Kiwi stargazers will next week be treated to the rare combination of two lunar spectacles - a "blood supermoon".
Blood moons - also known as total lunar eclipses - occur when the Earth lines up between the Moon and the Sun.
This hid the Moon from sunlight and blocked most of the blue light, with the remaining light refracting onto the Moon's surface and causing a red glow.
A "supermoon", meanwhile, occurred when the Moon is at its closest point in its orbit around Earth - making it appear much larger than usual.
The lunar eclipse was due to last five hours, beginning at 8.47pm next Wednesday, and ending at about 1.49am the next morning.
However, the period of "totality" where the Moon was completely hidden from the Sun by Earth - and when the reddening was most noticeable - would only last about 14 minutes, from 11.11pm.
"Blood supermoons occur every few years, but aren't always visible in Aotearoa with the last one in December 1982," Stardome Observatory and Planetarium astronomy educator John Rowe said.
"We've waited almost 40 years for this, so it's exciting."
Rowe said the blood supermoon would be visible to the naked eye and could be seen from everywhere across the country - so long as it wasn't too cloudy.
"All Kiwis need to do is look high into the night sky on Wednesday evening and they'll be treated to a stunning sight."
Rowe explained the supermoon phenomenon owed to the fact that the Moon's orbit around Earth was an ellipse, not a circle.
Thus, its distance from Earth could vary from a 406,000km at the furthest point of the ellipse, called the apogee, to 357,000km at the closest, or the perigee.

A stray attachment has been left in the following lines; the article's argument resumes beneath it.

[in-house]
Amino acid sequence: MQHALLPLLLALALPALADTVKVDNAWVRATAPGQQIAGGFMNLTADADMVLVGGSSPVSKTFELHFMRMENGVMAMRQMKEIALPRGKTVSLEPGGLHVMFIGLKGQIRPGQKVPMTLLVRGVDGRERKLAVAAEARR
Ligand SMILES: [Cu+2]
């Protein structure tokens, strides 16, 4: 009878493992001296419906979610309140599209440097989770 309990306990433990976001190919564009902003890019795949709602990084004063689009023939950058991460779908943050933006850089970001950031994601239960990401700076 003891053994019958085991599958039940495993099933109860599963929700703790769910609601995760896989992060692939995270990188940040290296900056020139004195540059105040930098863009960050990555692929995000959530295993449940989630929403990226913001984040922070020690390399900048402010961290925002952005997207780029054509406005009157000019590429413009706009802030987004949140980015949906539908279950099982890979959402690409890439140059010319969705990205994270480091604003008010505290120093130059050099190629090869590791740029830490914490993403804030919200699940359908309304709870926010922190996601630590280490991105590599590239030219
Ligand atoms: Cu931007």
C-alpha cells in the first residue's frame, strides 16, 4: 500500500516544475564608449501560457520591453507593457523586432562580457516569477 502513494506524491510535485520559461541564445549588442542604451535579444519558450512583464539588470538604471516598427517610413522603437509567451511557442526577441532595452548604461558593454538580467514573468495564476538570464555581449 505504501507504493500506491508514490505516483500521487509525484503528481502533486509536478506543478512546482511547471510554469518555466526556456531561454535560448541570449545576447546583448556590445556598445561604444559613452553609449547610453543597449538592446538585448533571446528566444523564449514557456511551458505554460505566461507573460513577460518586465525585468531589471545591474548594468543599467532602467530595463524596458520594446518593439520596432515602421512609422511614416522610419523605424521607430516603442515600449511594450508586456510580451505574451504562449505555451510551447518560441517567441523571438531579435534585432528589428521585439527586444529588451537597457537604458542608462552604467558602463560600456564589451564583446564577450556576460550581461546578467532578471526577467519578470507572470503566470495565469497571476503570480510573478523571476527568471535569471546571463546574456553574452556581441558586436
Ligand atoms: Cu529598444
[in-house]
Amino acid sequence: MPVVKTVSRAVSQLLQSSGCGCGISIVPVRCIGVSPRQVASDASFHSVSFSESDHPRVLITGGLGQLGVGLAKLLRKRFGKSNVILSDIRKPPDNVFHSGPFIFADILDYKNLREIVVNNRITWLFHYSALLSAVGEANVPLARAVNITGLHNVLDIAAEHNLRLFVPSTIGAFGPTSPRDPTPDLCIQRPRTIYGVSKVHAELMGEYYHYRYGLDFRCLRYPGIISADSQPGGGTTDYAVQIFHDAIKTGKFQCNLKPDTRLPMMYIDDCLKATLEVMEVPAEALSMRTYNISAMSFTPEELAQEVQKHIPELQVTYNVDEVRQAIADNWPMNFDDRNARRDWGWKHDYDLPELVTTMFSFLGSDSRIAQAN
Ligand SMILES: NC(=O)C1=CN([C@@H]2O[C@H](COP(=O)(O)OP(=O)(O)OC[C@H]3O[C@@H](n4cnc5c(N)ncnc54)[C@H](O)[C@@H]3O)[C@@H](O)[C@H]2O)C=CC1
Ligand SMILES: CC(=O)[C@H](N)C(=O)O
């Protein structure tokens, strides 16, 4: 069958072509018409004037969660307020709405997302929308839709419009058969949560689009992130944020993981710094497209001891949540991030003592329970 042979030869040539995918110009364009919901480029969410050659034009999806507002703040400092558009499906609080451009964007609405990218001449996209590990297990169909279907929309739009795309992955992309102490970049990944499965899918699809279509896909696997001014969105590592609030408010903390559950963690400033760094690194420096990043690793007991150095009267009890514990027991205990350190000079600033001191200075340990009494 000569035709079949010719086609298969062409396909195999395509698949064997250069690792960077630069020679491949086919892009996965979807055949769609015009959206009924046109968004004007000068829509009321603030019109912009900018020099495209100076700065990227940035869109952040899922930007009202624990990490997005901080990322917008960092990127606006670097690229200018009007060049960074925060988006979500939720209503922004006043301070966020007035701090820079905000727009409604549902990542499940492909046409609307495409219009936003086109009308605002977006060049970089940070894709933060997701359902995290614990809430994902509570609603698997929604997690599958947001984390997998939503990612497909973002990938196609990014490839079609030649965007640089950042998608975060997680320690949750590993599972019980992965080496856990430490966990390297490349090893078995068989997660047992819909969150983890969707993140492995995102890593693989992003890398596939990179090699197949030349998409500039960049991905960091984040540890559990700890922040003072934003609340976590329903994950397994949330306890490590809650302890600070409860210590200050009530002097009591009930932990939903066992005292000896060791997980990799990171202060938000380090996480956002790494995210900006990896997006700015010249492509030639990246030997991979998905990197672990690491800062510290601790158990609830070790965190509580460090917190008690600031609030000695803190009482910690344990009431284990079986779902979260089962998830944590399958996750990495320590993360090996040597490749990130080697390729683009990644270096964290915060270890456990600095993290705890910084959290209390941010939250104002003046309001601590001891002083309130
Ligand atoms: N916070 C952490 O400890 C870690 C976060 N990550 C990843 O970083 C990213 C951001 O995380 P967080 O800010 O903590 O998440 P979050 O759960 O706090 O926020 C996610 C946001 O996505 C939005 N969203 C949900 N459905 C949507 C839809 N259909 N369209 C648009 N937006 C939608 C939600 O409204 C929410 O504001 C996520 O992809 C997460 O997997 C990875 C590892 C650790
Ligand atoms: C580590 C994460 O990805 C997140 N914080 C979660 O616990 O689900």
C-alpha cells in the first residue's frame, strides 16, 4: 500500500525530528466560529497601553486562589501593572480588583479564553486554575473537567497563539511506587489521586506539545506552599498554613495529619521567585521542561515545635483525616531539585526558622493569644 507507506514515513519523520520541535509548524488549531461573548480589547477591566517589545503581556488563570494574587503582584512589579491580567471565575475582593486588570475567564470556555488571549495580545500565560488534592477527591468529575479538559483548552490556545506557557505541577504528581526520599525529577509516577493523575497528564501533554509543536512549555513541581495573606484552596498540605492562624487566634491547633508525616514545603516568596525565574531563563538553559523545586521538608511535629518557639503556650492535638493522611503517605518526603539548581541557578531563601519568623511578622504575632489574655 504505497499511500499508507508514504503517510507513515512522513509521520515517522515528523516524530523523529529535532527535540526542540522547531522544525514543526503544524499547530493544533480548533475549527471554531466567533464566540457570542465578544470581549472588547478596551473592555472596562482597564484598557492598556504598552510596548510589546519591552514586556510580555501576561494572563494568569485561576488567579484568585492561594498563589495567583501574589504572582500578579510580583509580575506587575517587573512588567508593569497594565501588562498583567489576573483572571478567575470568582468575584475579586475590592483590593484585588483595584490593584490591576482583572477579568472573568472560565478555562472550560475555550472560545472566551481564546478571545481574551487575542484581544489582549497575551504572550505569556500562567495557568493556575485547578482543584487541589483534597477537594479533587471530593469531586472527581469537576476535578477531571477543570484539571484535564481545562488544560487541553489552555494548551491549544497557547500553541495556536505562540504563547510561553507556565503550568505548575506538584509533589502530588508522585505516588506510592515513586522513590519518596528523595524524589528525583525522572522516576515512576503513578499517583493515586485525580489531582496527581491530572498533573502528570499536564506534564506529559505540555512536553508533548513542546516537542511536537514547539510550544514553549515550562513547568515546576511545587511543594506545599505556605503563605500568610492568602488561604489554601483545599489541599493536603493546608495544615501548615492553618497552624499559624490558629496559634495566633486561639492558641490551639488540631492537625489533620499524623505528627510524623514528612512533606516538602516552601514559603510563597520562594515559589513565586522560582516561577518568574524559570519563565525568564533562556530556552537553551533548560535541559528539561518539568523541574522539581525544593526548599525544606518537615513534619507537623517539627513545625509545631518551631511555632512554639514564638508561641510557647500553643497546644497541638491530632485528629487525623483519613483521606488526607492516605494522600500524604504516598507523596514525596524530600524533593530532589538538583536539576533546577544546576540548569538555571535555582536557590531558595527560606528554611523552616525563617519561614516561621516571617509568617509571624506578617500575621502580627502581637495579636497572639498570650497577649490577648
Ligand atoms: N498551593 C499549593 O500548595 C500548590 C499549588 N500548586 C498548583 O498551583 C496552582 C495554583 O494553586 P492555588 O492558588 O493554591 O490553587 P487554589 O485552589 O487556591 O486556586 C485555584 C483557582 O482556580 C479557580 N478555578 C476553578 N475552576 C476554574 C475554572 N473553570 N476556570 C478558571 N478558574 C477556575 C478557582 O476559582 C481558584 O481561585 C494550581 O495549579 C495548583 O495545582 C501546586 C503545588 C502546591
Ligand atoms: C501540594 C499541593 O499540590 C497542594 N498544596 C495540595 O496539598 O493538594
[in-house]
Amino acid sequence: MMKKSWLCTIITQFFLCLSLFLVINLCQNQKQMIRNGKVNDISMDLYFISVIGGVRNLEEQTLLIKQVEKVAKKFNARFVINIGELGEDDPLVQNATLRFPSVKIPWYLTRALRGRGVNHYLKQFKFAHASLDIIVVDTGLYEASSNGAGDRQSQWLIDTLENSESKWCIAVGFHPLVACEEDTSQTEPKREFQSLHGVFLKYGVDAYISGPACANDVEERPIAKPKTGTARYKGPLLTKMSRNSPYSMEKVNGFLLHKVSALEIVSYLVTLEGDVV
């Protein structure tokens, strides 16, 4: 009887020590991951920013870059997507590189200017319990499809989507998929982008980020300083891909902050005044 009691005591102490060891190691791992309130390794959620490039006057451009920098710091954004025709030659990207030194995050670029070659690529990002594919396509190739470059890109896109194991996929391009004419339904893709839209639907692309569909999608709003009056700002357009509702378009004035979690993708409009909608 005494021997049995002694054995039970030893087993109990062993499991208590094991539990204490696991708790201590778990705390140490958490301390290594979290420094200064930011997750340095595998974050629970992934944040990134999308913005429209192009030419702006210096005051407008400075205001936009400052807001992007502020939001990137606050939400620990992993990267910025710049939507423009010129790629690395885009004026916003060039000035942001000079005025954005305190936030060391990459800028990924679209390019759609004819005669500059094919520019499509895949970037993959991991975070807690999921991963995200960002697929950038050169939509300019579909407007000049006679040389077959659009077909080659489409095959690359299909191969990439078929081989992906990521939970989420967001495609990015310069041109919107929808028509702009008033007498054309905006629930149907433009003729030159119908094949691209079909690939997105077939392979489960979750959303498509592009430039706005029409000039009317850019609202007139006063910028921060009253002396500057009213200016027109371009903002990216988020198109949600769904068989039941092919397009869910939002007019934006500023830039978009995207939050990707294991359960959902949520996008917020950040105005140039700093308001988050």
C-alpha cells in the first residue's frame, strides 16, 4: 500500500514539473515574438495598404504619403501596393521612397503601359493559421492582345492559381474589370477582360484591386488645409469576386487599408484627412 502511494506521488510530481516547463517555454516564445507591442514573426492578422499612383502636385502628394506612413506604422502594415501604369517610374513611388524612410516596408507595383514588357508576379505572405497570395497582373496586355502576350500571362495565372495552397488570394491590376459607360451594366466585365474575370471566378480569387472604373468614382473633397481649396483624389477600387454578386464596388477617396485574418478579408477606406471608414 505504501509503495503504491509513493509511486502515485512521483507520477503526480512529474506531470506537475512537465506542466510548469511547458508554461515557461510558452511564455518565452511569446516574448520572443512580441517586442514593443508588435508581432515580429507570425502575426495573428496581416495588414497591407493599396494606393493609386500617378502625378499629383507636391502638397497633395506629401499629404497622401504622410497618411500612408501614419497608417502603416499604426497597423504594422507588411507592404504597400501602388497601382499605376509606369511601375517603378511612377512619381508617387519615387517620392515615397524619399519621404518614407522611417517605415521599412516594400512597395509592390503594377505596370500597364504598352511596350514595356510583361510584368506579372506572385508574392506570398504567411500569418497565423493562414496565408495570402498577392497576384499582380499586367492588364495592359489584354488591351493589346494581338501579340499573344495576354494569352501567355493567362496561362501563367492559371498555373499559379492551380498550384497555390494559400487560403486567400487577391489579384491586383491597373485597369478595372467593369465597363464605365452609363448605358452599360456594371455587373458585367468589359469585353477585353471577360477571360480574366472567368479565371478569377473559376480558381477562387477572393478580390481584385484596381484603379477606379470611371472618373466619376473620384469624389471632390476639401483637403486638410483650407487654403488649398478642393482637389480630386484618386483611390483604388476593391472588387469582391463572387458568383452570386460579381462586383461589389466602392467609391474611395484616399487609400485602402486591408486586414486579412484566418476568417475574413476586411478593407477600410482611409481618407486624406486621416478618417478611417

"A supermoon which happens at perigee, will appear 14 per cent bigger and 30 per cent brighter than its opposite, a micromoon," he said.
"Only some supermoons get properly noticed, since those that occur around the new Moon phase are virtually invisible, and the crescent phases are not as noticeable."
In astronomy, the alignment of the Moon, Earth and the Sun, creating a total lunar eclipse, was called a "syzygy", from a Greek word meaning "being paired together".
"We've waited almost 40 years for this, so it's exciting," Stardome Observatory and Planetarium astronomy educator John Rowe says. (Photo / Stardome)
"The Moon does not create its own light but instead is illuminated due to its surface reflecting the Sun's rays," he said.
"During a total lunar eclipse, Earth blocks direct sunlight from reaching the Moon," he said.
"From the Moon's perspective, the Sun is behind Earth, resulting in the Earth's shadow falling on the Moon instead of the Sun's rays."
And why the term blood moon?
"It's all to do with light and the atmosphere," Rowe explained.
"The sky is blue because as the Sun's light hits our atmosphere, more blue light is scattered across the sky than the other colours.
"Red light is often seen during sunset because we view it through the thicker parts of Earth's atmosphere, and being of a longer wavelength, more red light gets through."
When the Moon goes into Earth's shadow, the reddish light passing through Earth's atmosphere around the limb of Earth refracted onto the Moon, creating a blood-red colour across the lunar surface.
And unlike solar eclipses, lunar eclipses were completely fine to view with the naked eye.
"Conditions permitting, night owls will be treated to the entire eclipse from beginning to end," he said.
"Since it will be occurring late in the evening, the Moon will be high in the sky throughout, and therefore is less likely to be obstructed by cloud.
"It won't matter where you are in New Zealand - as long as the clouds stay away, you will see this eclipse."